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Which environment to use?

We can all agree that running a realistic load test is important to assess server performance correctly. One of the aspects of such a test is the testing environment. It must be selected carefully based on your requirements.

The sooner the better

Since I began my career as a tester I've been told it is better to test early to prevent costly defects. But sadly I must admit I ran a lot more tests in production than in an early Q&A environment. This usually happens because load testing is disregarded and only conducted at the last moment. However, testing early comes with a lot benefits even if it is also quite different than a typical load test.

What is the plan?

If you are a tester, chances are you already know what a test plan is. If not, the short definition would be : "A specification document of your load test campaign".

This document is very close to the functional test plan in its structure because both share some common ground. The question I'm often asking myself when preparing a load test is if this document should be used at all.


Don't get me wrong, the thinking behind it is mandatory. Otherwise your test campaign might not be very effective. But what about the actual document a tester usually produces? For years, I have been a tester working for different customers every week or every two weeks. I have to admit that I don't rely on a test plan half of the time. Even if you don't switch context so often, I believe there is some common ground depending on the project length and complexity.

How do I define my user profiles?

One of the questions I hear the most from newcomers preparing load tests is about defining proper virtual user profiles.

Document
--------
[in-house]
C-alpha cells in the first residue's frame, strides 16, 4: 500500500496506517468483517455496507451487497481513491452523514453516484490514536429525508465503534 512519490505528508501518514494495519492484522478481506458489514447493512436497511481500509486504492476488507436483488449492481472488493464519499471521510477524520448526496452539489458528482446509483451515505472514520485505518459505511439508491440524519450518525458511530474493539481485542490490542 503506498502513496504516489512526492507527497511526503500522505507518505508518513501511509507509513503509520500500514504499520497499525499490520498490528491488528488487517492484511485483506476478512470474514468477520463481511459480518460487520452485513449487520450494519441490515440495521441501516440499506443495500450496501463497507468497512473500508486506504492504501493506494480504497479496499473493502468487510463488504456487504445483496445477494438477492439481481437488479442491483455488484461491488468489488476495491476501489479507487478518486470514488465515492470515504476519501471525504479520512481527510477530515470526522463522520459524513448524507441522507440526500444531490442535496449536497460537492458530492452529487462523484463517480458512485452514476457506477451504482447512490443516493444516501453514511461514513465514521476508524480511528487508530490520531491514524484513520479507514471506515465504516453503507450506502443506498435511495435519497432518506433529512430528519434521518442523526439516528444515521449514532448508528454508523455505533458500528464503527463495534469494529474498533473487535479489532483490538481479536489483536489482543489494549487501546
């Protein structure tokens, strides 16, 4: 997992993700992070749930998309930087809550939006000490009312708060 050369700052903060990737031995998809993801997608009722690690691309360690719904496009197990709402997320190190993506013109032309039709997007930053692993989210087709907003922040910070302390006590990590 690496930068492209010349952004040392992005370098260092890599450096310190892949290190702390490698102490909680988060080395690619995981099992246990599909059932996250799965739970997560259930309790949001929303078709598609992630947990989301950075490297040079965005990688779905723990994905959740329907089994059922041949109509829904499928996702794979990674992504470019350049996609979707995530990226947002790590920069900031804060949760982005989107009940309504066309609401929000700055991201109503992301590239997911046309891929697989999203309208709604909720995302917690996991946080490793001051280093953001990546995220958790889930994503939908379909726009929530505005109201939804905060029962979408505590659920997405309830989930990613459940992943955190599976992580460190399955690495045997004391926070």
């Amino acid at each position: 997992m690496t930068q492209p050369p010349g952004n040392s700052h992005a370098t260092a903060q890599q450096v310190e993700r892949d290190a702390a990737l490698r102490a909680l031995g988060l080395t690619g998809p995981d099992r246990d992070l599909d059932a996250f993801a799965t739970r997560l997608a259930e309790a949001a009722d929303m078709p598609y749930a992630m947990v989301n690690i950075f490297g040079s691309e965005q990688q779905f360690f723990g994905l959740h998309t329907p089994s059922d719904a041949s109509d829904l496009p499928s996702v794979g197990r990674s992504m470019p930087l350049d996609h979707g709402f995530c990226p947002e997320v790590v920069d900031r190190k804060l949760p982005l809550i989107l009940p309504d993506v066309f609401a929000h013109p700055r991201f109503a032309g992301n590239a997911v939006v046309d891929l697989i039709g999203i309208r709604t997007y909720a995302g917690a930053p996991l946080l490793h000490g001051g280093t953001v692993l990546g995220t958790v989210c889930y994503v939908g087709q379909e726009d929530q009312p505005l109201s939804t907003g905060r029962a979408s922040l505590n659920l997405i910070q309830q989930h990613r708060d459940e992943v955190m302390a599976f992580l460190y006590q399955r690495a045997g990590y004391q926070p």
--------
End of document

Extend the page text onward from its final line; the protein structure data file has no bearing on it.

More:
If you are familiar with testing, you probably heard about the 80/20 rule, also know as the Pareto principle. Apart from impressing the ladies at parties (you know, probably), this principle states that roughly 80% of the effect (performance) comes from 20% of the cause (functionalities in our case). This principle is widely used when selecting the functionalities to test and avoid too much and/or too long user profiles.

Performance testing is not functional testing

Ok, I know, thanks captain obvious.


But still I see a lot of testers creating more than 10 user profiles to test the performance of simple applications. You must keep in mind that these two types of tests differ in terms of objectives, but also in terms of preparation cost.

Yes, a performance test first objective is usually to improve performance. Well this is not always true, but that's another debate.

How do I survive the stampede?

As a performance tester, I am always surprised to see how unprepared most retail websites are. Even when load testing has been done (to prepare for sales or marketing campaigns), most of the time it is nowhere close to the real users behavior. We've already seen the importance of response times in a previous article, but there are other aspects we should consider.

For instance, unless you spent the past years on a different planet, you have probably seen these videos where thousands of people rush into stores during sales. There is no reason why thing would happen differently on a retail website. So the question is how do I survive the stampede?


Focus on what you already know

As obvious as it may seem, you should start by analyzing your users behavior. If this is not your first rodeo, you probably know what to expect. Also, websites like google analytics will give you an idea of what should happen. But never underestimate the importance of analyzing this data.

How to Design Virtual Users as Fierce as RuPaul

Rupaul is an American actor, author, drag queen, model and recording artist born in the sixties.

What is recording

Recording consists of creating a snapshot of the interactions between a web browser or a mobile app and a remote HTTP server. This step is particularly important to create realistic load tests. We have already made great tutorials about recording using JMeter, Fiddler and Google Chrome.

Improved Import

We're excited to announce that we've added the following features:

  • New Record Wizard: the wizard has been greatly reworked for enhanced readability,
  • Automated containers (business transactions): when importing a Google Chrome or Fiddler HAR, we create containers for you automatically,
  • Automated Dynamic Resources: a recording can be bloated with many requests to resources like Javascript, Images or Css. You can now choose to remove them automatically, and we switch HTML request to download those resources dynamically.

Let's take a tour of all these features and see how they help to create realistic virtual users quicker than before!